All this was no secret. Instead he raised false hopes that under his administration the coal industry would rise like a phoenix from the ashes and that the hills and hollows would once again become awash in black gold. Buying such blatant hucksterism is the very definition of naiveté.
On top of that, they apparently thought The Donald was only kidding when he said he was going to take their health care away. Well, guess what?
Hillary Clinton, the Democratic candidate, for all her faults – and there were a few – laid out a $30 billion program aimed at assisting those declining coal communities make the transition by ensuring pensions and other benefits, reforming the black lung program, bolstering infrastructure and repurposing abandoned mine lands.
Trump’s plan was to let resource companies blow the tops off of mountains and permit them to dump the effluence in streams to no apparent benefit.
Clinton showed real concern while allowing the coal jobs weren’t coming back – some truth-telling that, to paraphrase Jack Nicholson, they couldn’t handle. She lost Letcher County by about 5,751 votes, Perry County by 6,022 votes and Pike County by 15,497 votes.
So either these voters were naïve or they purposefully voted for a charlatan who would do them more harm than good. Which of these alternatives place them in a good light?
Regardless, as analyses have shown, the idea that Clinton lost because the white, blue collar vote magically floated over to the Trump camp is vastly overstated.
Here’s a statistic that may come as a surprise: The Democratic candidate for president has not won a majority of the white vote since Lyndon Johnson in 1964. It was Johnson, you may remember, who championed and signed the Civil Rights Act of 1964. That night he told his press secretary, Bill Moyers, “I think we just delivered the South to the Republican Party for a long time to come.’’
He was right. And thereafter other states, including Kentucky, followed suit. Republican Richard Nixon employed the “Southern Strategy’’ and a plea to the “Silent Majority’’ to win the presidency in 1968 and again in 1972, carrying the commonwealth both times.
In truth, Democrats haven’t held white, blue-collar voters, so-called Reagan Democrats, for years. What they managed to hold on to for the most part were union members, whose numbers are steadily declining in the private sector, resulting in fewer Democratic votes.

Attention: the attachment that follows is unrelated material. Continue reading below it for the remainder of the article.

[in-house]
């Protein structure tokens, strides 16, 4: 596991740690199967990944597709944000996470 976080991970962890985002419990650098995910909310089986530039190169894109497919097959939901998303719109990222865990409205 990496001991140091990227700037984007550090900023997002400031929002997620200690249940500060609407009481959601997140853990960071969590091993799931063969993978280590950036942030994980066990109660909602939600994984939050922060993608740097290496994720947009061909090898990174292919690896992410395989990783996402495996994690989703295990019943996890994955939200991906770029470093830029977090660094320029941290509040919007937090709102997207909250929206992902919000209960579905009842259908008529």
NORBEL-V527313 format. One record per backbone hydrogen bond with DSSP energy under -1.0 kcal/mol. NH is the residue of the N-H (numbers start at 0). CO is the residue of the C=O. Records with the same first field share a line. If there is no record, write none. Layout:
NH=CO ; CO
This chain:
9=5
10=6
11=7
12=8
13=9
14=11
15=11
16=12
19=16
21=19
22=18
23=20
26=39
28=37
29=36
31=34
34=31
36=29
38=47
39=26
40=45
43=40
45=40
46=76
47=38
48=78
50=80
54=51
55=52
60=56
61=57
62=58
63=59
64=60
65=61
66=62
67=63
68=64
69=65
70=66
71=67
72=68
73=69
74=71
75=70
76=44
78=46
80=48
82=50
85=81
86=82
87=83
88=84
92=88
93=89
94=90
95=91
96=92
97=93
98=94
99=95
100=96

In an interview last February with Salon, the online magazine, Cornell Belcher, who was the pollster for former President Barack Obama, asserted that Clinton lost because she failed to hold what he characterized as the “Obama coalition’’ – African Americans, Latinos, urban liberal whites. It is ridiculous to think, he said, that there are “millions upon millions of Trump-Obama voters.’’
“Trump didn’t expand the Republican tent,’’ Belcher said. “He didn’t bring in all these millions upon millions of new Republican voters. This was about Democrats losing, more so than Trump remaking the electorate and winning in some sort of profound and new way.’’
Republican candidates have received no less than 56.5 percent of the vote in each of the last five presidential elections in Kentucky. And given the demographics, that’s not going to change any time soon.
It can’t be stressed enough when analyzing presidential election that Kentucky’s population as of July 1, 2015, is 88.1 percent white. Interestingly, running counter to national trends, it is whiter now than it was in 2010, when it was 87.8 percent.
The Republican Party has become, for all intents and purposes, the white people’s party. Even 52 percent of white women, who many, including your humble servant, expected to line up behind Clinton, instead went for Trump.
Kentucky is 88.1 percent white. You do the math.
Washington correspondent Bill Straub served 11 years as the Frankfort Bureau chief for The Kentucky Post. He also is the former White House/political correspondent for Scripps Howard News Service. A member of the Kentucky Journalism Hall of Fame, he currently resides in Silver Spring, Maryland, and writes frequently about the federal government and politics. Email him at email@example.com.